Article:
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13-year-olds see largest ever drop in math scores; reading levels sink to 1975 average

NCES Commissioner said the pandemic potentially "accelerated" the drop.

Published: June 21, 2023 4:27pm

Updated: June 21, 2023 8:00pm

Students aged 13 years old have had a never-before-seen decline in math skills as well as a notable downfall in reading, according to a brand new data assessment from the National Center for Education Statistics (NCES).

The Nation’s Report Card’s Long-Term Trend data found that students in 2023 tested in mathematics on par with the average score from 1990, the "largest declines ever recorded" in math, according to the NCES press release. Reading levels for 2023 were just a point above the average in 1971, and came out as the same average (256) scored in 1975.

From 2012-2020, reading skills dropped a total of three points. That number has fallen by four additional points in the last three years alone. Mathematics skills declined five points in the former span, and plunged a whopping nine points in the three years after.

A statistician for NCES, Grady Wilburn, told Just the News it’s "fair to say" things like lockdowns and lack of resources could bear blame for "some of the declines," but not all, since "both math and reading were experiencing declines pre-Covid." NCES Commissioner Peggy Carr also said in a Zoom press conference that the COVID-19 pandemic "may have accelerated" the decline.

Commenting additionally in a press release on the test scores, Carr said the so-called “‘green shoots’ of academic recovery” the department was hoping for “have not materialized, as we continue to see worrisome signs about student achievement and well-being more than two years” post-schools' reopening.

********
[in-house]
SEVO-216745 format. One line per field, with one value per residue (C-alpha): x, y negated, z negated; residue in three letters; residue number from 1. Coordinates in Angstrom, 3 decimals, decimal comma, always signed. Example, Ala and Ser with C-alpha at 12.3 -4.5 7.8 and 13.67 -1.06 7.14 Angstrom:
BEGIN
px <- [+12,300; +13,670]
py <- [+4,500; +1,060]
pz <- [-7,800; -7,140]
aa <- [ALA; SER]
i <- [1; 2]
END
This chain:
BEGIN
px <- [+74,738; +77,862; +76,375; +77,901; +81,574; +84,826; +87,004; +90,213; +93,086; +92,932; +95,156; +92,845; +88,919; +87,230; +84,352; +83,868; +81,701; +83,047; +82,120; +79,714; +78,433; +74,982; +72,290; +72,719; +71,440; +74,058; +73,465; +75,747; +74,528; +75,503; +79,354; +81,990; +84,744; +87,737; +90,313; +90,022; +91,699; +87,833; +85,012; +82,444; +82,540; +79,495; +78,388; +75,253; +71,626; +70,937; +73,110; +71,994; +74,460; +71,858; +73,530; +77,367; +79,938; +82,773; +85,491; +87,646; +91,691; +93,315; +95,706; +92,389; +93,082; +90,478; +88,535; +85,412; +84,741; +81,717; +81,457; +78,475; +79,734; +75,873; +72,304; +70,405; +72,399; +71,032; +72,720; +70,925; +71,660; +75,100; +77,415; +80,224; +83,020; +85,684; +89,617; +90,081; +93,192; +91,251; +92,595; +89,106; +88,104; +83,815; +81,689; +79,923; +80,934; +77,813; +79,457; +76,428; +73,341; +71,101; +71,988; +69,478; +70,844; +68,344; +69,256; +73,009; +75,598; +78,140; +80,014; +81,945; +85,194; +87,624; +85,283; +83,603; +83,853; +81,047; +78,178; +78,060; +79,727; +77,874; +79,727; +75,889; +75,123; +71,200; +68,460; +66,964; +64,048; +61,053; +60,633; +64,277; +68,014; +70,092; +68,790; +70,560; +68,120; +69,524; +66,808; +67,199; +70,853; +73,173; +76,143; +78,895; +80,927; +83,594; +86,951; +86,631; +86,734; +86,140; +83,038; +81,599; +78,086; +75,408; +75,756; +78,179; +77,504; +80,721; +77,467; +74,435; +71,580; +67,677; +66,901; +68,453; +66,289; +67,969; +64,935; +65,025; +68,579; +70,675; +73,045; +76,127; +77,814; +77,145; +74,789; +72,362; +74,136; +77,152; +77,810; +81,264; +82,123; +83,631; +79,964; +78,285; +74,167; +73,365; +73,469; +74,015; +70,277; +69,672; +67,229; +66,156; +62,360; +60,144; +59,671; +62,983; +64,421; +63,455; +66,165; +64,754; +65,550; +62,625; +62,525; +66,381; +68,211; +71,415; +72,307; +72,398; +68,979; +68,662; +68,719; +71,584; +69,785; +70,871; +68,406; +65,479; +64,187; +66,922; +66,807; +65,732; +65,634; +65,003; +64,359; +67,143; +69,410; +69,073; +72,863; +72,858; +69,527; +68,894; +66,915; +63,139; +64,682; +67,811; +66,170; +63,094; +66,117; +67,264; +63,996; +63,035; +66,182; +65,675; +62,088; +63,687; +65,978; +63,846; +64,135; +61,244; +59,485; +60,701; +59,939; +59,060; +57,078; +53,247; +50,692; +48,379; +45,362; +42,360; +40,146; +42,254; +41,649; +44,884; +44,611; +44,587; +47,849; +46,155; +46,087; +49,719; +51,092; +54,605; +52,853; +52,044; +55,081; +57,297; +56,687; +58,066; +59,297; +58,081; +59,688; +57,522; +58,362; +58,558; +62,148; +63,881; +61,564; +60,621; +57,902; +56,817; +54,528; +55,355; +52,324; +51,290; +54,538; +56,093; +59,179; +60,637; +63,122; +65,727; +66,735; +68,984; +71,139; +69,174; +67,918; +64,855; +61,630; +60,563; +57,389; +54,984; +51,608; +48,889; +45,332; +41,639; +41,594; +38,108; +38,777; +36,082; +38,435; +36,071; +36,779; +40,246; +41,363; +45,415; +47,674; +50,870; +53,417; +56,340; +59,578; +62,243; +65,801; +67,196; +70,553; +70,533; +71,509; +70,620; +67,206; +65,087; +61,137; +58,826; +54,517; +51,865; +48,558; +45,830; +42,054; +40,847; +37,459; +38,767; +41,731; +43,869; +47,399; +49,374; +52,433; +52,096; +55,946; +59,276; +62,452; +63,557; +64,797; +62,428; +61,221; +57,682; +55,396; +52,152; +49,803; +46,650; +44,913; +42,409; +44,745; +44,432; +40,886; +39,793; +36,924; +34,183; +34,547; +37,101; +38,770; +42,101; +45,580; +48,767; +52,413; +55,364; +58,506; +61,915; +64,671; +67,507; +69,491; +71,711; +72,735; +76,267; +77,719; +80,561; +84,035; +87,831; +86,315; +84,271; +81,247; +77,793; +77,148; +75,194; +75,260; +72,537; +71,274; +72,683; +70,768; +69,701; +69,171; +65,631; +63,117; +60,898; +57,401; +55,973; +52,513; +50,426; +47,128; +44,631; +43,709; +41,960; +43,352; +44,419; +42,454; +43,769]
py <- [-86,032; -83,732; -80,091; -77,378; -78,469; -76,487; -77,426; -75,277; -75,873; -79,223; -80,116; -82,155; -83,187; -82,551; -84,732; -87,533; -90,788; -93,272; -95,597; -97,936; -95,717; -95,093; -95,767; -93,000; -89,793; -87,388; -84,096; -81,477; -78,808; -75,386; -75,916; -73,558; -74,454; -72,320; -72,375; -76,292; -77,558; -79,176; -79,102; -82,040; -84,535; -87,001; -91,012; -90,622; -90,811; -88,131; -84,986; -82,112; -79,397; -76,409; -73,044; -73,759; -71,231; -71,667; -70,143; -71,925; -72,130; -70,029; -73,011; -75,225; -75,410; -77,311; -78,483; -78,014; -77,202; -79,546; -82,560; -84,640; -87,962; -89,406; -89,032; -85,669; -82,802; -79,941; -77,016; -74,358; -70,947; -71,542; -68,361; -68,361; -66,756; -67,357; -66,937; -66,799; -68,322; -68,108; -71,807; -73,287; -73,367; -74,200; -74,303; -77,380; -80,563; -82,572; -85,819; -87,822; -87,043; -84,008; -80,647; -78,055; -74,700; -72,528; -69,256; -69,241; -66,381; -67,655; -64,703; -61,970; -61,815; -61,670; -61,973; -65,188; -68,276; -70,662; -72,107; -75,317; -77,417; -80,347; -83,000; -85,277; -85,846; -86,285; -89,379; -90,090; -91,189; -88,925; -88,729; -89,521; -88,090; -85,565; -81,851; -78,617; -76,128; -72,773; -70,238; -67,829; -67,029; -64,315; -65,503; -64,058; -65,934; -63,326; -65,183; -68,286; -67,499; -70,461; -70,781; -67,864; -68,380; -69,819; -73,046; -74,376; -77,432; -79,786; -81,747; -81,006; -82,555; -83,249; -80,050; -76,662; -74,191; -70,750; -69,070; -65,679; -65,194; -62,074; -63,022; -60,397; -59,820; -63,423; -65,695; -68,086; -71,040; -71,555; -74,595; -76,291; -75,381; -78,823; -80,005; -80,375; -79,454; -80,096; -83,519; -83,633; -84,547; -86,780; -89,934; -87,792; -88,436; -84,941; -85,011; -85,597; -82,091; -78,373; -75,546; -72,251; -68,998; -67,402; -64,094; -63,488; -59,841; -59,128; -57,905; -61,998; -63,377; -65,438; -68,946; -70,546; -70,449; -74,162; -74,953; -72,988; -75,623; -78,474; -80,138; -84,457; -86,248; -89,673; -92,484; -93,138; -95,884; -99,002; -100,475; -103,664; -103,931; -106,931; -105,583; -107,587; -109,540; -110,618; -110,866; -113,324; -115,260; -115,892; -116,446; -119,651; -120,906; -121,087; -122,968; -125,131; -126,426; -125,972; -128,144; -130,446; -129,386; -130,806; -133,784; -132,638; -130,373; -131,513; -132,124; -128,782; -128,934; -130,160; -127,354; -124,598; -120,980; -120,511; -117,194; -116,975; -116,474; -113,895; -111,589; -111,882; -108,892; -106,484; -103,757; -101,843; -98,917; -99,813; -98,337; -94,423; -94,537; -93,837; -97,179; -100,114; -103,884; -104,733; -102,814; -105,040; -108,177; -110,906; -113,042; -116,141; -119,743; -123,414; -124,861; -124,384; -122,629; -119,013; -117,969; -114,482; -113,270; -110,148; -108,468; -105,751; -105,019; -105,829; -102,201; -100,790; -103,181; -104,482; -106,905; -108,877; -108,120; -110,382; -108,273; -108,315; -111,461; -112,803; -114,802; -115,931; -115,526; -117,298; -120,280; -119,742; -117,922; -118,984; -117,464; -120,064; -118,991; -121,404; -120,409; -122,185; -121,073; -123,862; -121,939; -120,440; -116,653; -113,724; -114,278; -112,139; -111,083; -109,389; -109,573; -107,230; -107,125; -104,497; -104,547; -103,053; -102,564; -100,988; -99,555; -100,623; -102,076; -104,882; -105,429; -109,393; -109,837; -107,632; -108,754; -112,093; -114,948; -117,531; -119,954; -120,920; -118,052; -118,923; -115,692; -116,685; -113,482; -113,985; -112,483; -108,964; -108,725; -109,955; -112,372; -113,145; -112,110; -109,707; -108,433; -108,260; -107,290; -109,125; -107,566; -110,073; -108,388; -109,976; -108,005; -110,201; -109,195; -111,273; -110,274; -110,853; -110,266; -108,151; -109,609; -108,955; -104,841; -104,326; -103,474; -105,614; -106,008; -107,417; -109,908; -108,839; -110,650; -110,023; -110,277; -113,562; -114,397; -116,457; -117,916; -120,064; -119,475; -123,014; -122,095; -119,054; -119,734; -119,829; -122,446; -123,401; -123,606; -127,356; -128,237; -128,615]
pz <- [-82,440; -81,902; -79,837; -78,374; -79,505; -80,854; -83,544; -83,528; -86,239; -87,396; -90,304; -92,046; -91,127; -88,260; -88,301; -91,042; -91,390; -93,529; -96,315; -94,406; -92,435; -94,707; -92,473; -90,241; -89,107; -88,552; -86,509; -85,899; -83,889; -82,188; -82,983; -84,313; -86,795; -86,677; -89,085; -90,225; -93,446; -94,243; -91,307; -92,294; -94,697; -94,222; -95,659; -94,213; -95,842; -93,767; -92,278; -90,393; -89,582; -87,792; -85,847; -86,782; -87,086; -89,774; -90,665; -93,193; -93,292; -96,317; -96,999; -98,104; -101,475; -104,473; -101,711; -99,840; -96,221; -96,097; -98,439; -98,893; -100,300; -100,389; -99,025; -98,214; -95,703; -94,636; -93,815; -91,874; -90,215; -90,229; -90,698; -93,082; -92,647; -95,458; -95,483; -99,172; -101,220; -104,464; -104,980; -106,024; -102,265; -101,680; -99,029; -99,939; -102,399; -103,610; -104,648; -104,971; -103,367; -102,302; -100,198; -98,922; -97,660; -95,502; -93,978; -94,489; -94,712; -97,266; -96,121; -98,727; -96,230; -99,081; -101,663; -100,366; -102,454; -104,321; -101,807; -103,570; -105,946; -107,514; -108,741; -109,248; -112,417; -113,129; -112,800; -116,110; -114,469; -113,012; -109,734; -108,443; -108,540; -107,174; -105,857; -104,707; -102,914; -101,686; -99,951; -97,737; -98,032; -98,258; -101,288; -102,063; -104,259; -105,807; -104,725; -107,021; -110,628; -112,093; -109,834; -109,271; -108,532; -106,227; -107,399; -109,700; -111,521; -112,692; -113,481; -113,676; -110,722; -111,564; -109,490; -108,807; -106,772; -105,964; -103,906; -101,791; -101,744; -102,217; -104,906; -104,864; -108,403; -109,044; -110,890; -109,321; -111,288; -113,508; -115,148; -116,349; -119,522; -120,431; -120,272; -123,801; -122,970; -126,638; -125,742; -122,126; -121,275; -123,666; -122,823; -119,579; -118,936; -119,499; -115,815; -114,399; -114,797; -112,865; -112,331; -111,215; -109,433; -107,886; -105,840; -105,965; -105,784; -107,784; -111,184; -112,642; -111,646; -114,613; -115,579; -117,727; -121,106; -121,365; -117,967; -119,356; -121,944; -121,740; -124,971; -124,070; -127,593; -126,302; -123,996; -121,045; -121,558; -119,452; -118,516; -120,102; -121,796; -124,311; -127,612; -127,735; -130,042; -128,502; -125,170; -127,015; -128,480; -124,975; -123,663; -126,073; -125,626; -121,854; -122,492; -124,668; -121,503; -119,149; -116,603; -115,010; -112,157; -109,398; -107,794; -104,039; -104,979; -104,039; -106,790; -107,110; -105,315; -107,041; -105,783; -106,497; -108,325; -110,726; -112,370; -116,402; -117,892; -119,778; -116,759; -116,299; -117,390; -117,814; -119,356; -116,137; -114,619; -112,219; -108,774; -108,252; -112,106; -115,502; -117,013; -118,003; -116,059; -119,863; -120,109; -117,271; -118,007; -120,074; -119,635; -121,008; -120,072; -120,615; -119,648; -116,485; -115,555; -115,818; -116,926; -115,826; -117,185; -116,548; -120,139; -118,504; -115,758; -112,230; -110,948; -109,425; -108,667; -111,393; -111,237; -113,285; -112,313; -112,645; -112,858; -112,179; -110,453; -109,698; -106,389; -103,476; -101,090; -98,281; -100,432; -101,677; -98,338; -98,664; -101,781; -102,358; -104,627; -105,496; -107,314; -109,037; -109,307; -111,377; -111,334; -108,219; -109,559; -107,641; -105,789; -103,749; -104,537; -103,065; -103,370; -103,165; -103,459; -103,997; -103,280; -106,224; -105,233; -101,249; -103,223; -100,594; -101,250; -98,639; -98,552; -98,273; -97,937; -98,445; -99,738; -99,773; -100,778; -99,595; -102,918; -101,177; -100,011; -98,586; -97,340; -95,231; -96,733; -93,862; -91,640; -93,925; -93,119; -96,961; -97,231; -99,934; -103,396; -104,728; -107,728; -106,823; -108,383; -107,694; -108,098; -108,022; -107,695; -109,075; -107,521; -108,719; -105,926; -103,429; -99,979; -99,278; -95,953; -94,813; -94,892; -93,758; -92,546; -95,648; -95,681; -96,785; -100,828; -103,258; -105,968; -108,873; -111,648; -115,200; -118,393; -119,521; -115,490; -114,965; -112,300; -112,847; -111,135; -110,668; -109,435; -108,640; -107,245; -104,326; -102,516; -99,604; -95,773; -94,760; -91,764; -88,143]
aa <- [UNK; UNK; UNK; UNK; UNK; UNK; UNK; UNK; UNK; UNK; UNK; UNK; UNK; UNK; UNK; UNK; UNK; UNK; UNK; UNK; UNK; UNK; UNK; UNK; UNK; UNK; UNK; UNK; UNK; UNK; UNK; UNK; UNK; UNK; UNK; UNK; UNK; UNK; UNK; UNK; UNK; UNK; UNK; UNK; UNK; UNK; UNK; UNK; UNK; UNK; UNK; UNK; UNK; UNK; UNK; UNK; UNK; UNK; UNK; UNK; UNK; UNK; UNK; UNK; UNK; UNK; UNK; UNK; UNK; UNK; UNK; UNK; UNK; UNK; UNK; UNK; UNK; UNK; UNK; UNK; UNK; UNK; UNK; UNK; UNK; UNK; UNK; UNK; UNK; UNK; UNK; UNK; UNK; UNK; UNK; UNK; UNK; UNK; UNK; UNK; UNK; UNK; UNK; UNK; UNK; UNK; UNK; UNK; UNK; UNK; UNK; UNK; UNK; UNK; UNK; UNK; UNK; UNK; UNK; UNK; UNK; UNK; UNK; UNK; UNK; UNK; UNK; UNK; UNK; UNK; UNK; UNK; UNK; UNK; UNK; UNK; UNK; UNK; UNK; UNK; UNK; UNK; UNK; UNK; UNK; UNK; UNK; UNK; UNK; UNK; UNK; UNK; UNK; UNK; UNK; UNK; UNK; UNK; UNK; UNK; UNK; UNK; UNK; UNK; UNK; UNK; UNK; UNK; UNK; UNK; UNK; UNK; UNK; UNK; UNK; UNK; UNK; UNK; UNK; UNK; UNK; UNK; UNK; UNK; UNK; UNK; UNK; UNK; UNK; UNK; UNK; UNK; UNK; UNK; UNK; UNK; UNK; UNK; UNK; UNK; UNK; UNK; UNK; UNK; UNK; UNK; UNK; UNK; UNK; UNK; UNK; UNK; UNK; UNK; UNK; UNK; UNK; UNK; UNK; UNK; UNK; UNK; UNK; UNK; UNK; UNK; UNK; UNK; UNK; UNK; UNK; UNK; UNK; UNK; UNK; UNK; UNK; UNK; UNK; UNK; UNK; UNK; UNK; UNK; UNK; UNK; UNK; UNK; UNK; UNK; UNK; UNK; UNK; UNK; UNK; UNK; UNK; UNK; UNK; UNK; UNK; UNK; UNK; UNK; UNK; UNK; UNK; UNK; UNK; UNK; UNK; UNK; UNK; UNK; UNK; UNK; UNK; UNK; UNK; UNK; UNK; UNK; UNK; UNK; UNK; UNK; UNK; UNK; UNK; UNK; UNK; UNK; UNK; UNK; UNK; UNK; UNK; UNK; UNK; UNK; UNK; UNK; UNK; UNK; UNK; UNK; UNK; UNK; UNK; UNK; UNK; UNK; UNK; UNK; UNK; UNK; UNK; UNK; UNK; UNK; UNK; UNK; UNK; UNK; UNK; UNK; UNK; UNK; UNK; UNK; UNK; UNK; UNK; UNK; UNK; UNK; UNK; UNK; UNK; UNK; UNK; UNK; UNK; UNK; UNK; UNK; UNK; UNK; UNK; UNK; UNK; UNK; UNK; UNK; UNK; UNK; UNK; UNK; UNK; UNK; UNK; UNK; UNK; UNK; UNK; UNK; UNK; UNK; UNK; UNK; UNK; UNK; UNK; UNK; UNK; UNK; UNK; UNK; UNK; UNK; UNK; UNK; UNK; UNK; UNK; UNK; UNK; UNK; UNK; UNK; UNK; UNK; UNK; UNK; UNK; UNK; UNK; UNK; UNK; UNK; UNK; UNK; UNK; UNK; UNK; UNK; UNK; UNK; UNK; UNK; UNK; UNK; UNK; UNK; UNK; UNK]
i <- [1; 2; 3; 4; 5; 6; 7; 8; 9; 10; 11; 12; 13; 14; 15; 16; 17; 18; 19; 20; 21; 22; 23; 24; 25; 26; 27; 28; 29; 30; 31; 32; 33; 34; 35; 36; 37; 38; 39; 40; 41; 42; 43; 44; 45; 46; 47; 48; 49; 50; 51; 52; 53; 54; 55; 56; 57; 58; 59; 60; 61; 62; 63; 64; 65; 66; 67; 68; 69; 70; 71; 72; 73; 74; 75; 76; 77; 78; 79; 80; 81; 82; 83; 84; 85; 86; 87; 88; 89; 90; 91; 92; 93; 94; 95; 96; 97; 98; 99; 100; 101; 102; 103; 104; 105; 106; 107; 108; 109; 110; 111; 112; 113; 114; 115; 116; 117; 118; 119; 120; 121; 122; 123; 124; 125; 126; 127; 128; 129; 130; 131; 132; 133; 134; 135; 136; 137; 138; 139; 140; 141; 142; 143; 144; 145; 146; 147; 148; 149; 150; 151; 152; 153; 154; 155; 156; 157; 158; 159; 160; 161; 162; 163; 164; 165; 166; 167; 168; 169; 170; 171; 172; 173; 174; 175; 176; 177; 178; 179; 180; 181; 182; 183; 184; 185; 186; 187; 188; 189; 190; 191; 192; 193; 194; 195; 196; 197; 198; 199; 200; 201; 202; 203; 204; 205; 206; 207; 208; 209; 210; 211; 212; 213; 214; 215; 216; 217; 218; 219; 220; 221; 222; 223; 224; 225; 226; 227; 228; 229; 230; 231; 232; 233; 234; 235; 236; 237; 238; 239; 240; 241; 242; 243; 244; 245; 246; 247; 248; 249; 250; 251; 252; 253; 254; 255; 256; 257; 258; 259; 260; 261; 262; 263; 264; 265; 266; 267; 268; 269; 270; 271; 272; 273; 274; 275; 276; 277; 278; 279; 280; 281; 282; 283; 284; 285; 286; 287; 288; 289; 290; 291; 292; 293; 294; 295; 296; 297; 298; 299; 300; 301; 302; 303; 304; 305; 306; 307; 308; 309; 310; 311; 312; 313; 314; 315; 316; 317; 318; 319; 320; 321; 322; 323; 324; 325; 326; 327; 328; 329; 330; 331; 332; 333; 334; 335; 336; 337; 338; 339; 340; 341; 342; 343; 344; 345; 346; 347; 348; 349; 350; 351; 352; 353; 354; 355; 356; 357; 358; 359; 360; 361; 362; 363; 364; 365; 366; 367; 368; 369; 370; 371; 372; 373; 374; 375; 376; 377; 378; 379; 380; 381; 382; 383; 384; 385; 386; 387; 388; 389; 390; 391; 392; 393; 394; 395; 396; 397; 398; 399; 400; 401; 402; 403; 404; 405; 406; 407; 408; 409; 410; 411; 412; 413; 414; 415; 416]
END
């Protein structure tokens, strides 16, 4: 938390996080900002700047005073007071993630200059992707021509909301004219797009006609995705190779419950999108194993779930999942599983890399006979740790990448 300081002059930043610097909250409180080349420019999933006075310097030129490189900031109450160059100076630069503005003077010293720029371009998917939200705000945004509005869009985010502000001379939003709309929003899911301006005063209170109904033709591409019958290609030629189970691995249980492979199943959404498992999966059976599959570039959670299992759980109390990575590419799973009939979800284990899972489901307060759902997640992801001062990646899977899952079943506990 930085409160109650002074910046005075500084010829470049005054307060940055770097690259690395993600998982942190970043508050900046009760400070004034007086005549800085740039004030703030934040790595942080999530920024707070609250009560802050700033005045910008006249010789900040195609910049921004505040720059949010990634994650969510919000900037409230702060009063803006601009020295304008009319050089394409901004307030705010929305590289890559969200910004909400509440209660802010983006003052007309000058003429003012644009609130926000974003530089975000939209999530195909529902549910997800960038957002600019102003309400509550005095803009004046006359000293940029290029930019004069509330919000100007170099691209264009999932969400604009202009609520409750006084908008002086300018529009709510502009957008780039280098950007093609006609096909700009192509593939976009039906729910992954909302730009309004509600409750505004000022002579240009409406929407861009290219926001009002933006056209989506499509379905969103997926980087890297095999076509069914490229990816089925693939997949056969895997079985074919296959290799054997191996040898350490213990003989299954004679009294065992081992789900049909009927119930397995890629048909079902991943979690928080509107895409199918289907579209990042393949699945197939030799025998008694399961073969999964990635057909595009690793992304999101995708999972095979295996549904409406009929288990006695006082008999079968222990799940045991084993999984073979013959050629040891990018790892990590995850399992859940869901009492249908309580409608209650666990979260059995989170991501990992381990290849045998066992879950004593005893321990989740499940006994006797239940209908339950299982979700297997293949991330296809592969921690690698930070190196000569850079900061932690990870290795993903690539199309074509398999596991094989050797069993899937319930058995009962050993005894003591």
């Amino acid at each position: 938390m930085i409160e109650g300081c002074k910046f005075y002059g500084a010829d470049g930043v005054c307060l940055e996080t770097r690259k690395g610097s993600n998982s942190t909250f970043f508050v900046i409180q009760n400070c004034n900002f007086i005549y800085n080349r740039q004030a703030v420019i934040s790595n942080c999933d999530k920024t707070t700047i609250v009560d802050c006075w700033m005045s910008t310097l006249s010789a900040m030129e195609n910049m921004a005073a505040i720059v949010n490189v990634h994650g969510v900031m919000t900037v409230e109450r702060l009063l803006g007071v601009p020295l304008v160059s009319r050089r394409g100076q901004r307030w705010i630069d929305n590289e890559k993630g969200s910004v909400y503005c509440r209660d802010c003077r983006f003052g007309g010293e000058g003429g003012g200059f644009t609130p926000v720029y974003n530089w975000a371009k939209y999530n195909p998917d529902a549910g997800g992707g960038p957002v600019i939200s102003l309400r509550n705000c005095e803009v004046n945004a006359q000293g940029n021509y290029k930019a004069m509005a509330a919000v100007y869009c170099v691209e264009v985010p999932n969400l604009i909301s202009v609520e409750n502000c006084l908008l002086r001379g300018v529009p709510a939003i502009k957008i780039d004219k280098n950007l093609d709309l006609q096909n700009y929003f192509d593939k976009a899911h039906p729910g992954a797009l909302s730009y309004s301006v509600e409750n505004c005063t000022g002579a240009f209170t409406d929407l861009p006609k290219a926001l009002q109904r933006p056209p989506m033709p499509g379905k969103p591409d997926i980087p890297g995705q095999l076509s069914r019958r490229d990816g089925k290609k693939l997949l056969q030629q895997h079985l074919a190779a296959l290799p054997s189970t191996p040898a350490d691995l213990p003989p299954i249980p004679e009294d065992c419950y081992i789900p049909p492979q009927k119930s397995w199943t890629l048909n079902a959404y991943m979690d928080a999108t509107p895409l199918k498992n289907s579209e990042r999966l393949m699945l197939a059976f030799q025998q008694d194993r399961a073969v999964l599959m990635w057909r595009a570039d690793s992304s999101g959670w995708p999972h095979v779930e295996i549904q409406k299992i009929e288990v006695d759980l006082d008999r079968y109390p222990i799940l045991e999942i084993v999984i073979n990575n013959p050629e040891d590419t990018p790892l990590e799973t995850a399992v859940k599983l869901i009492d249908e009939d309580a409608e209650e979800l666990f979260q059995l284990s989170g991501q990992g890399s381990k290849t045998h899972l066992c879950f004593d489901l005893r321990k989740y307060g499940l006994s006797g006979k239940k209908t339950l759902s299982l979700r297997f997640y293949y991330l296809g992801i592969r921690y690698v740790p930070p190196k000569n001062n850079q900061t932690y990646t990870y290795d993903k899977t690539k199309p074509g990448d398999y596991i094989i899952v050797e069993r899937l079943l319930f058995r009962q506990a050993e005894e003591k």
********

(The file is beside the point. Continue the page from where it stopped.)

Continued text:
The results also detailed score declines by race and sex. Boys and girls were both negatively impacted across “all regions of the country” and “all school locations.” Decreases varied from six points to 20 points between white students and American Indian/Alaska Native students, respectively.

Education Department Press Secretary Miguel Cardona issued a statement on the results saying it's "further evidence" of the pandemic's consequences, but went on to claim he's "encouraged" to see "historic" financial investments in the education system that are "beginning to show positive results" in some areas.

"More action is needed at every level to reverse decades of educational neglect and to Raise the Bar for all students," Cardona said, seemingly downplaying the NAEP scores.

Defense of Freedom Institute's co-founder, Jim Blew, expressed serious dismay towards Cardona's remarks in response, explaining that "throwing" money at the issue is not the solution.

"Americans should be appalled by all the happy-talk from ED surrounding the release of these NAEP results," he told Just The News. "Rather than develop real plans to remediate the huge learning losses, they merely advocate throwing more federal dollars at local school unions and districts, as if that will help students."

Instead, he continued, "taxpayers and families should demand real change--more education freedom and more accountability for failed performance. "

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